While it’s easy to blame a sub-standard job on inadequate equipment rather than admit a skills deficiency, the old adage ‘a bad workman always blames his tools’ grossly overlooks the difference that having the right tools for the job can have on the outcome (if you’ve ever attempted any DIY, you’ll know exactly what I mean).
Forget bad workmen, in our industry it’s actually when you’re working with talent that good tools really matter.
Someone lacking investment talent may well prove more resourceful with higher-quality tools, but long-term that’s not a great use of anyone’s time or money. A skilled and talented analyst, however, will be skilled and talented regardless of the tools you give him.
But he won’t meet his potential.
Hedge Fund Technology and Talent
Your people – and their ability to perform and generate ideas for the fund – are your biggest asset. So when the employees your hedge fund attracts and retains play such a key role in success or failure, under-utilizing that top talent or not enabling them to perform at their best simply doesn’t make financial sense.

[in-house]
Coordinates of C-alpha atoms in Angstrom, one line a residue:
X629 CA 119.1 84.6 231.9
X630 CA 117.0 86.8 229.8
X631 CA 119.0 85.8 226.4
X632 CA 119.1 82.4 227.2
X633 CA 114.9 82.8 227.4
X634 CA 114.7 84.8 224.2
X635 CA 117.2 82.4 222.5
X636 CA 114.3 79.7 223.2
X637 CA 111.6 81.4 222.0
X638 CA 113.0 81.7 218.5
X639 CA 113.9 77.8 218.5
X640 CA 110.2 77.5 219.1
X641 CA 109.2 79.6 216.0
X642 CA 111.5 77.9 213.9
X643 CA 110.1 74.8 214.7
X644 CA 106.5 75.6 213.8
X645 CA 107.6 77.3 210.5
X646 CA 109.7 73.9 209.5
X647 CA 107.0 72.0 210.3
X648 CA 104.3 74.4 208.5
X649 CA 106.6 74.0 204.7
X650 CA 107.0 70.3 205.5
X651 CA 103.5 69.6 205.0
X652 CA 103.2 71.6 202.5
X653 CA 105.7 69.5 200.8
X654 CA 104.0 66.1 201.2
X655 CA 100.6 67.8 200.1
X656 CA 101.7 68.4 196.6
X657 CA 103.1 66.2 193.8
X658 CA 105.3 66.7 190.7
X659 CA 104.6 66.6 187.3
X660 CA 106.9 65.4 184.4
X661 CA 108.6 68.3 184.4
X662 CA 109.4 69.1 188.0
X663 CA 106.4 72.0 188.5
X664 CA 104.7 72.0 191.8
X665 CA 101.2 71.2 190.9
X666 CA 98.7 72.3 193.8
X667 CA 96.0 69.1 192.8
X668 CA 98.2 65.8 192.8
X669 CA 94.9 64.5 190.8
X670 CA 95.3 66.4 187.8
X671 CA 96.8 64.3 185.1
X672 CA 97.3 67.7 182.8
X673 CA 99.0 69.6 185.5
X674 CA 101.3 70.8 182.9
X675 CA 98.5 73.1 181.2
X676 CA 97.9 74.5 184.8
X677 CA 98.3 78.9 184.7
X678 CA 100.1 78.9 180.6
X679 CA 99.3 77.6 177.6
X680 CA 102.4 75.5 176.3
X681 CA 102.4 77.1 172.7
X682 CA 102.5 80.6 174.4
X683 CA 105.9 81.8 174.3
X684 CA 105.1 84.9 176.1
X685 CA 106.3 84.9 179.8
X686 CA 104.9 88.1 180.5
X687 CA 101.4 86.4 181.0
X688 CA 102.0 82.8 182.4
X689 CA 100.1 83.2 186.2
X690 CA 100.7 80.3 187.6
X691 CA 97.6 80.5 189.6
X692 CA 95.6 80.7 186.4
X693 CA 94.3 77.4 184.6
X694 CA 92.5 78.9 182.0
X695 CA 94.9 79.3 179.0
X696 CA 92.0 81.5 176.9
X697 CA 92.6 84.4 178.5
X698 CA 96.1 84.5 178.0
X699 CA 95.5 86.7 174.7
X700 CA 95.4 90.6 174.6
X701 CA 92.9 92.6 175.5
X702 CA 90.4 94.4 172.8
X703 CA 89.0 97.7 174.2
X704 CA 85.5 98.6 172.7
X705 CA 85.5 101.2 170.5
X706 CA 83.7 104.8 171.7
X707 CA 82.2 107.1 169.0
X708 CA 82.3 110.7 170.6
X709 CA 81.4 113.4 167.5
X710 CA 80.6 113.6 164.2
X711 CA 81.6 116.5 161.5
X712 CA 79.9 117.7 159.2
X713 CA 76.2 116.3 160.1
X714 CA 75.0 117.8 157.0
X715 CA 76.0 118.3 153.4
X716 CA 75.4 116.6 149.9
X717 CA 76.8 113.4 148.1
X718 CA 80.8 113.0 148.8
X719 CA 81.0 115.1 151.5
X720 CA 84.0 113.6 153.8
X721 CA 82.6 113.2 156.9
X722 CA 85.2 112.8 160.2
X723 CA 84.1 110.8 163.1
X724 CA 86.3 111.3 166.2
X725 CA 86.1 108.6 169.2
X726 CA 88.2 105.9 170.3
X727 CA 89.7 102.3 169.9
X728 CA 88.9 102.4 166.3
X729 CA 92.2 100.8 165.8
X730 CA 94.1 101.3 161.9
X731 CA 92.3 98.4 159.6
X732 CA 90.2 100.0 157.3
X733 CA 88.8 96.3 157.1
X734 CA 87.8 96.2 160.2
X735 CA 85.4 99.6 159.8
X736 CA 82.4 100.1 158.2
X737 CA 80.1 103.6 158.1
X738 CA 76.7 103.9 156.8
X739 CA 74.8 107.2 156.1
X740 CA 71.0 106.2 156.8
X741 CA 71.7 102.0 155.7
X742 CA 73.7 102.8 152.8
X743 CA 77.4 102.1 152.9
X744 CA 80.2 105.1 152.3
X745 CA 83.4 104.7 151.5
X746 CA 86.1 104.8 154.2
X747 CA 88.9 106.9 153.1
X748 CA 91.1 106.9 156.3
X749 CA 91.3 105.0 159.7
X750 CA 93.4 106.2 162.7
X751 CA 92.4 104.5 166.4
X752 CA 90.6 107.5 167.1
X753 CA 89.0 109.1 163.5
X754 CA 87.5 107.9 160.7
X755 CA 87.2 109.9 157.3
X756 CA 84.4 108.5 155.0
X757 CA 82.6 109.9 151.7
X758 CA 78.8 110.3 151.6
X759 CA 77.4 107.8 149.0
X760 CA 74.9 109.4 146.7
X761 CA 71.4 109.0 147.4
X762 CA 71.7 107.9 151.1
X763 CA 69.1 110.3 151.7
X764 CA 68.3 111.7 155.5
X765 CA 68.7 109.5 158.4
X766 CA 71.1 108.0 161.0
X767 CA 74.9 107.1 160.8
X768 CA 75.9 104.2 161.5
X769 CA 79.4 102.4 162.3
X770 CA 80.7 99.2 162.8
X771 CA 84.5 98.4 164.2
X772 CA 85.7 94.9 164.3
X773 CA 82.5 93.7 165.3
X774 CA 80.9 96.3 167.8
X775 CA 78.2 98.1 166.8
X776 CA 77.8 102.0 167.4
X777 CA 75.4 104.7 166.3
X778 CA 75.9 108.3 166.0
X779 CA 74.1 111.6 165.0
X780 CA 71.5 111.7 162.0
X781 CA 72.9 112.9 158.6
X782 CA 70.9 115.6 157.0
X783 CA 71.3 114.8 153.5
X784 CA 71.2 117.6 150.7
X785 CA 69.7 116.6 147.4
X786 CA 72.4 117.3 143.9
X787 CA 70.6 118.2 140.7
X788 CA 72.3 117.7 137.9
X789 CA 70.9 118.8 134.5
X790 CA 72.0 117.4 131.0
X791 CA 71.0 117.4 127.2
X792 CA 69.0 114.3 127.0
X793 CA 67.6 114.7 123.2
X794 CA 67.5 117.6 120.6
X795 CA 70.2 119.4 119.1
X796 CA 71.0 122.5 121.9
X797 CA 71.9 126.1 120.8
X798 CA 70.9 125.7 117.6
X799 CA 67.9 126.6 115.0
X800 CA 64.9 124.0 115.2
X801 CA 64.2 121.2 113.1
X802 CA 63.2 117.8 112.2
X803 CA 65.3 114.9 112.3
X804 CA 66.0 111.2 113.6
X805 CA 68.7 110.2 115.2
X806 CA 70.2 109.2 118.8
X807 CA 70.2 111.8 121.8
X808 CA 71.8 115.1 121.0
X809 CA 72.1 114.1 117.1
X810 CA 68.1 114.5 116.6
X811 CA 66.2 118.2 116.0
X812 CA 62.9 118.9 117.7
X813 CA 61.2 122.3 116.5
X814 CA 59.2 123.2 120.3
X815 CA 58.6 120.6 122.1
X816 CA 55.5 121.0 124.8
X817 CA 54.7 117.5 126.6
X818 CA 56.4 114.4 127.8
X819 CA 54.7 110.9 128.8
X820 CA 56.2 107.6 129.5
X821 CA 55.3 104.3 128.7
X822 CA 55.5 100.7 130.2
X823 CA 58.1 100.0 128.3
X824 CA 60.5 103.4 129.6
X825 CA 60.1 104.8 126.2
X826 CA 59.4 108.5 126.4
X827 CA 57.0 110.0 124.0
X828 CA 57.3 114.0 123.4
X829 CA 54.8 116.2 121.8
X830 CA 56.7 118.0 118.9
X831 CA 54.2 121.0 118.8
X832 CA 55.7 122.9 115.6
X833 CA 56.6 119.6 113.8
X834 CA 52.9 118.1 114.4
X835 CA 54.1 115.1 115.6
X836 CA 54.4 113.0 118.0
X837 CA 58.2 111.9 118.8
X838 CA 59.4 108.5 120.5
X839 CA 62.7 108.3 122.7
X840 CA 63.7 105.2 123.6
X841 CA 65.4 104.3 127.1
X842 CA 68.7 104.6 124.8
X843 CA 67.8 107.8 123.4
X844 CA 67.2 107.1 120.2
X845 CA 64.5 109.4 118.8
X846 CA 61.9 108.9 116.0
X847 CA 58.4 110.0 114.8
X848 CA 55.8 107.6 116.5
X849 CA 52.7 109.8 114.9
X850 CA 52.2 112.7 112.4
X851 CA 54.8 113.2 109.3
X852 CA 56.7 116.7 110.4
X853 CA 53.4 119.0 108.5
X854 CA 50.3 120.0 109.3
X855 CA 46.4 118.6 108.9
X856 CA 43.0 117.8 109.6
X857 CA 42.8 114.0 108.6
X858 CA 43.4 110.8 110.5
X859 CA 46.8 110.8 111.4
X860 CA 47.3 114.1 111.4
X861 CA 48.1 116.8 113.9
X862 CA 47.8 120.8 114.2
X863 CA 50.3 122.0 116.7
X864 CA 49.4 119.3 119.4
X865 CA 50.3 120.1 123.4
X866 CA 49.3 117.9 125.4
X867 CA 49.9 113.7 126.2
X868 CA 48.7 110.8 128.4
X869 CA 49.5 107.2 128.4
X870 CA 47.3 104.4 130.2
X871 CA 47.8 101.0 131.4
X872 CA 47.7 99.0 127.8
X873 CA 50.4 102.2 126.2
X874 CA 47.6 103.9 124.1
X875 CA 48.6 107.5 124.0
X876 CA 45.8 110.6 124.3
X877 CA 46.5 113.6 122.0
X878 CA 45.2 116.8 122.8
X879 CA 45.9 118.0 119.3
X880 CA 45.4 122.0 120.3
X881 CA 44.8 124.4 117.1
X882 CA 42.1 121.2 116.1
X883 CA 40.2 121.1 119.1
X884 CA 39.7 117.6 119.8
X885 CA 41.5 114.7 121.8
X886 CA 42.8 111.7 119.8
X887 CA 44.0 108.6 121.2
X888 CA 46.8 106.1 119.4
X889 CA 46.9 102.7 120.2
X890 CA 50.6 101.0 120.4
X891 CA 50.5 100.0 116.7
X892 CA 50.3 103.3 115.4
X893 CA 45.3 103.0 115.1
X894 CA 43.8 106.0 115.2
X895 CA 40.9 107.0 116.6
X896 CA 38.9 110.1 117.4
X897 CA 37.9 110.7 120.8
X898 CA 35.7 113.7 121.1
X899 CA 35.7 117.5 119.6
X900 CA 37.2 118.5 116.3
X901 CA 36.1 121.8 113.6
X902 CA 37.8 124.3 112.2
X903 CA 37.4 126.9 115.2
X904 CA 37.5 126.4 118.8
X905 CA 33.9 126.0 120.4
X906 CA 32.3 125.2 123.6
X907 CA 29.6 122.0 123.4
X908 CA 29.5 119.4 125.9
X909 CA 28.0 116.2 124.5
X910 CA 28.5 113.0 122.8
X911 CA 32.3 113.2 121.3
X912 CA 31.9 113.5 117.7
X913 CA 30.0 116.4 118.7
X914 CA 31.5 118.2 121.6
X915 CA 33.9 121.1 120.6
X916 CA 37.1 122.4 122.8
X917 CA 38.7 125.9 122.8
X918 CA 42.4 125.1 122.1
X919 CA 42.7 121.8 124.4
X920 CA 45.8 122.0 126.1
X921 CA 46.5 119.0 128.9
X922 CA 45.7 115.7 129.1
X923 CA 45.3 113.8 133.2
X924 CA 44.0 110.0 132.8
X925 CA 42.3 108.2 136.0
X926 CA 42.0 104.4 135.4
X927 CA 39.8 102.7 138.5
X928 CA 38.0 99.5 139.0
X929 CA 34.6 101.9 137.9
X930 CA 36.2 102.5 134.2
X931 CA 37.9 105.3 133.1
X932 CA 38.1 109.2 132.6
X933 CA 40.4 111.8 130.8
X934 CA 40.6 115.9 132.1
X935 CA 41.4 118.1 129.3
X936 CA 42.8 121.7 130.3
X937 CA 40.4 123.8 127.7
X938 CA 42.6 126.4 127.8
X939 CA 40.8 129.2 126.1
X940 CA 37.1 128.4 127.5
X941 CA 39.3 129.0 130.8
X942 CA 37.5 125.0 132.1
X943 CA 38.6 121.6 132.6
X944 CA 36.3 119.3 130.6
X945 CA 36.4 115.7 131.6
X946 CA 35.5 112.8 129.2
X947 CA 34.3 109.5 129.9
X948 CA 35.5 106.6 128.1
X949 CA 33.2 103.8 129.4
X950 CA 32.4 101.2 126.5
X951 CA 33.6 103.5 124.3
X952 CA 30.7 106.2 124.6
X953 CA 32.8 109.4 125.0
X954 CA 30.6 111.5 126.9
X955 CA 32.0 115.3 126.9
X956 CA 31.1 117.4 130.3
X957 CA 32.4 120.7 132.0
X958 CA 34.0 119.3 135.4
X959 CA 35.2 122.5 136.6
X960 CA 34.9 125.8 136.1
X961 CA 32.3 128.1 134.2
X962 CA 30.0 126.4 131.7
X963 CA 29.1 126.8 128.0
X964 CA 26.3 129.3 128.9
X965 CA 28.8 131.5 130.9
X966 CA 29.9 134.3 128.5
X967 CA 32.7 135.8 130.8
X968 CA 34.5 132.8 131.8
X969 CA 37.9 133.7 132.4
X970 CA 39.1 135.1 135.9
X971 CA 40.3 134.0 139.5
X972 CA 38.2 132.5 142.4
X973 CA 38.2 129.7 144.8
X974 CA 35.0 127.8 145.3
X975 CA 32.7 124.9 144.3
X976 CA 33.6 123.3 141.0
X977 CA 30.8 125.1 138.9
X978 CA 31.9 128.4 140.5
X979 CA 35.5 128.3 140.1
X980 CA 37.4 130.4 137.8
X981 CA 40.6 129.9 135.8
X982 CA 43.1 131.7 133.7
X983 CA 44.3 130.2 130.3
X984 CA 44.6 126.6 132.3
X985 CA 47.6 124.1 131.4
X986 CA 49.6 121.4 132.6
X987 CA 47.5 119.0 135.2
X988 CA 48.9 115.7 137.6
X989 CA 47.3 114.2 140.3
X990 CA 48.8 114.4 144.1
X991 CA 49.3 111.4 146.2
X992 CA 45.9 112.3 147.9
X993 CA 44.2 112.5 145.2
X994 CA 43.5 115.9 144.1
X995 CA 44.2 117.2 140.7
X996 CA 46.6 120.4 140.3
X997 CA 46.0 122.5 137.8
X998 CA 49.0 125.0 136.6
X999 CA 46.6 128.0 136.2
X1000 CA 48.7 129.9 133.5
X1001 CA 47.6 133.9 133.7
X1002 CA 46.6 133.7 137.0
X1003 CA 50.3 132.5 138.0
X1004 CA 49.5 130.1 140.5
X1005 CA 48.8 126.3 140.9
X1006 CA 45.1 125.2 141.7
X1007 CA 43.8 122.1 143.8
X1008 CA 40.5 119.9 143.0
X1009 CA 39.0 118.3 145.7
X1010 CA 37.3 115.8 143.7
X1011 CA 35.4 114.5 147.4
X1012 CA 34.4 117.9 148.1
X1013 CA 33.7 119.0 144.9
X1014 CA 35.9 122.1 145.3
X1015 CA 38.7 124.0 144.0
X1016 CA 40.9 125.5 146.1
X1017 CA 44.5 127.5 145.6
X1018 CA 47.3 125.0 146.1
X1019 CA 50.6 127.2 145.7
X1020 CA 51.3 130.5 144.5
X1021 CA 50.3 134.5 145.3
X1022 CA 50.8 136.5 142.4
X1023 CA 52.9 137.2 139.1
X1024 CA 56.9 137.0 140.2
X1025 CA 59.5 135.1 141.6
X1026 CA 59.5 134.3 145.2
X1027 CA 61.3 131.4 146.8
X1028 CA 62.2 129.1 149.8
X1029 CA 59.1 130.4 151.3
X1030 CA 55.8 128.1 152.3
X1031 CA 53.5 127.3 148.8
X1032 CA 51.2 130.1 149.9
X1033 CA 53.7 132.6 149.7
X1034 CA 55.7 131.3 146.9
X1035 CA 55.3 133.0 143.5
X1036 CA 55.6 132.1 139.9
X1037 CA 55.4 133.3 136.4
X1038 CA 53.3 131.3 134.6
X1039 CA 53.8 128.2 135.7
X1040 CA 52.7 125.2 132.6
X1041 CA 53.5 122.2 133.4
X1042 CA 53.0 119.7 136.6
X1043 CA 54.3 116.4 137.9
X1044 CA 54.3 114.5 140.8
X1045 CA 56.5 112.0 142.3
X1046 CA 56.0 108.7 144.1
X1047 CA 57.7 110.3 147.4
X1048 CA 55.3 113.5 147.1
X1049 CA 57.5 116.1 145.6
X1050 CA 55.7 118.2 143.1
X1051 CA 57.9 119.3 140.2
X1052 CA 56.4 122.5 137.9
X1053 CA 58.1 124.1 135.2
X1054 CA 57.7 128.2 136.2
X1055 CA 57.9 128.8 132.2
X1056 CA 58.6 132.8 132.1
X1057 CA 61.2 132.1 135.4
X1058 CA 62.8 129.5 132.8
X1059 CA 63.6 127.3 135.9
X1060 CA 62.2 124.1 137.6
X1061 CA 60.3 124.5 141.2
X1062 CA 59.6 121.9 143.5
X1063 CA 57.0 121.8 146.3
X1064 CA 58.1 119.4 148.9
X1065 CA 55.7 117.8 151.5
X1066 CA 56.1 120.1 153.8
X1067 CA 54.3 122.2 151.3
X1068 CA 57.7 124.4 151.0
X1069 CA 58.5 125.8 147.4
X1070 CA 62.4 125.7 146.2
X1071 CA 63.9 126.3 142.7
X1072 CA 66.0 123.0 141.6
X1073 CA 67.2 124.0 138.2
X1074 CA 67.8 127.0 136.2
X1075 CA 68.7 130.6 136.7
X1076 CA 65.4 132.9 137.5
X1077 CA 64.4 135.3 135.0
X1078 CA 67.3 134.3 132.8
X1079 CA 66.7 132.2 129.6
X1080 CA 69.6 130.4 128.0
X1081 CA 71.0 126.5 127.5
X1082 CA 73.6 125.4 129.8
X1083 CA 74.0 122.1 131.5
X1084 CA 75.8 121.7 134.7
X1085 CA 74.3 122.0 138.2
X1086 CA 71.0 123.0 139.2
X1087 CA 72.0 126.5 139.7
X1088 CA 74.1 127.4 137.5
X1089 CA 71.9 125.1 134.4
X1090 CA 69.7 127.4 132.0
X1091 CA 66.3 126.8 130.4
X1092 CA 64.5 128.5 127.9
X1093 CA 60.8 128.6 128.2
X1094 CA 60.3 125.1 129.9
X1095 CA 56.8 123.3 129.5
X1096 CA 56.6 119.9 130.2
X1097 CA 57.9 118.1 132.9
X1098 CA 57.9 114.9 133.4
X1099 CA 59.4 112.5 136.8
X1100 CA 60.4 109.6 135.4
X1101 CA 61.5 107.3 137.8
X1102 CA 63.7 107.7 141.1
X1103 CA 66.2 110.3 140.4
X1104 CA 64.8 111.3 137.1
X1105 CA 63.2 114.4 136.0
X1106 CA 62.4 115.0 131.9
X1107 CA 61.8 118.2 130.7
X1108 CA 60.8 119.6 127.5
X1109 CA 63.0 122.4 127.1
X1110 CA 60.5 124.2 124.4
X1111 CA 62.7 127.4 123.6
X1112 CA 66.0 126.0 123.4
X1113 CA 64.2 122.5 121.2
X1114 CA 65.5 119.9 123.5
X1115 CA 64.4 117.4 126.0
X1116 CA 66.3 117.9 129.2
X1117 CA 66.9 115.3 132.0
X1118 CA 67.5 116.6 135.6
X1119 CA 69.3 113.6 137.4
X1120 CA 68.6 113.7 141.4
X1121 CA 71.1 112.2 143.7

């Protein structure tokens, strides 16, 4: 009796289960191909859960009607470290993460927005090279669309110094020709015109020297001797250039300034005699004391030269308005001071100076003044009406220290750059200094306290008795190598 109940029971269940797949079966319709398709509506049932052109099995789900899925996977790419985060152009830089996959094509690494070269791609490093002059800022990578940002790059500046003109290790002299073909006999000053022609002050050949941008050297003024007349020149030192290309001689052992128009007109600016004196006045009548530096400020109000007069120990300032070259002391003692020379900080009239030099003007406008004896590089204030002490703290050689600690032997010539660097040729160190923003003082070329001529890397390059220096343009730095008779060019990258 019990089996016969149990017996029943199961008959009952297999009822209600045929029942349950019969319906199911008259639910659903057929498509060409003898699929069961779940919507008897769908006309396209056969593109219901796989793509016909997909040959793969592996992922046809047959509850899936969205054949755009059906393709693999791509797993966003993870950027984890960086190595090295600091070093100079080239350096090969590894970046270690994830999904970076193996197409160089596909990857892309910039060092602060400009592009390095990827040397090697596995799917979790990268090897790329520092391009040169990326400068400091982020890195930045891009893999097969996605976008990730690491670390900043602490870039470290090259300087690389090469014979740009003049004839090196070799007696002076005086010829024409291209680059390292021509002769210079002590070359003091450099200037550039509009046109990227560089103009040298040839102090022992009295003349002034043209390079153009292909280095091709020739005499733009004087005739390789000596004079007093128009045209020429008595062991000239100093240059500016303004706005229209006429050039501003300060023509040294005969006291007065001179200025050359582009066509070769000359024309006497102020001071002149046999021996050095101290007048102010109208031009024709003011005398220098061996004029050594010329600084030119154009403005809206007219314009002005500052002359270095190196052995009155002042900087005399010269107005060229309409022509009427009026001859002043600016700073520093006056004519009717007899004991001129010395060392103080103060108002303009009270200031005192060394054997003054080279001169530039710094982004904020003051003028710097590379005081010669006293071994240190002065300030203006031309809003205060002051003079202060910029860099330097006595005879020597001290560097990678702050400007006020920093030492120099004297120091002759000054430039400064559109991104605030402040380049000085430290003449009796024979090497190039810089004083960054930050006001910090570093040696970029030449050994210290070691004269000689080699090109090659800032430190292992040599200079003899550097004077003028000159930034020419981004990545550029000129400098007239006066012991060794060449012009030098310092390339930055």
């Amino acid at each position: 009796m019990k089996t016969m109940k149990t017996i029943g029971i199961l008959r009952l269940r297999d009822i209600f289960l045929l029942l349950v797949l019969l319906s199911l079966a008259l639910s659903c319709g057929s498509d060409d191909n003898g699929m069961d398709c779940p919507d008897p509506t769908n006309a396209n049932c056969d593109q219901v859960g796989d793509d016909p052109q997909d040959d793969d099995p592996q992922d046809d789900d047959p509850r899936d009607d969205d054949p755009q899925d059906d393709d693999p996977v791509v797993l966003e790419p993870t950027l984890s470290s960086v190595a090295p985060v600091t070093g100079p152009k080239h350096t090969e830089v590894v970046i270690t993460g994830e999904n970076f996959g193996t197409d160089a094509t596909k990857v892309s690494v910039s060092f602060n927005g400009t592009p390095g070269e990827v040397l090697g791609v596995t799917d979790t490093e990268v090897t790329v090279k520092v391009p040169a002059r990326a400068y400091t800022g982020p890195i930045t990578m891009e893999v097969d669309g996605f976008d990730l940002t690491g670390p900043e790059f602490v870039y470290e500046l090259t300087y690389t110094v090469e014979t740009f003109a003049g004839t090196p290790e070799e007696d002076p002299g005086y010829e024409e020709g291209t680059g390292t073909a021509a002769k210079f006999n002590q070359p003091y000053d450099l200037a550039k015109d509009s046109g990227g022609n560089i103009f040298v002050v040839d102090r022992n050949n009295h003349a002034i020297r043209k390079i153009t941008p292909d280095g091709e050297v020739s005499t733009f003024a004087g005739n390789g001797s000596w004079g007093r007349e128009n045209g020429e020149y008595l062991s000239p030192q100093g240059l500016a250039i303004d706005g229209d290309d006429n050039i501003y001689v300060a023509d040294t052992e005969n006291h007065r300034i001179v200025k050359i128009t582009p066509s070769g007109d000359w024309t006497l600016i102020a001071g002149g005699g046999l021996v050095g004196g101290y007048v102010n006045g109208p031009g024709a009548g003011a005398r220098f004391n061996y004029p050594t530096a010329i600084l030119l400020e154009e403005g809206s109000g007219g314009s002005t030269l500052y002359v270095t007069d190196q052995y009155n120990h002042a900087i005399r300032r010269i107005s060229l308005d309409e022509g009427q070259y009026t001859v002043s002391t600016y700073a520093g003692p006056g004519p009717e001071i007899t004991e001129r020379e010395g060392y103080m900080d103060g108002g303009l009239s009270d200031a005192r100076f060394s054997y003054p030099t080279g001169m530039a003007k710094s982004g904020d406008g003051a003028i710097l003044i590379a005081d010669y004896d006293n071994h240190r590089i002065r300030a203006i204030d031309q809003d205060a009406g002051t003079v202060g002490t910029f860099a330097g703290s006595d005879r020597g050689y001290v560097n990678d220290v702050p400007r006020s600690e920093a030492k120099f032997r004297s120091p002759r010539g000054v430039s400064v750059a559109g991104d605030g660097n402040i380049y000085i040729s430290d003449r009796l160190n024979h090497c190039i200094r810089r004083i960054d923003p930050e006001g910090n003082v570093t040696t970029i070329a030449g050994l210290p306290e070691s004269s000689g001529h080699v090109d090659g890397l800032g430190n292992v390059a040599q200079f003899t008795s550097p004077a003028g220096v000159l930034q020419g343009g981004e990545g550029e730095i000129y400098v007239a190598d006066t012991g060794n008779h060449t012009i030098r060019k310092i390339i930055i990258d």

A recent report from Barclays’ Strategic Consulting team entitled “The Right Stuff: Trends and practices in talent management at Hedge Funds” found the average expense for hedge funds to replace employees was between $100,000 and $250,000, not accounting for any productivity loss. So if you’re investing in talent, it also makes sense to invest in the tools and technology that talent needs to perform and prosper at the fund.
The ‘War on Talent’ is now a well-coined term to indicate the increasingly competitive nature of attracting these top performers. Whether it’s fintech poaching big Wall Street names or the smaller candidate pool as students are lured to Silicon Valley over investment banks, everyone would agree it’s tougher than ever.
While IT won’t seal the deal, a hedge fund’s technology can have an impact. For example, a poor – or dated – technology environment can prove a turn-off in attracting talent and ongoing retention strategies. This is especially true when trying to attract the more tech-savvy Millennials now entering the market, or if a seasoned candidate has had bad experiences with systems in a prior role where frustration at productivity and inefficient platforms limited their ability to perform.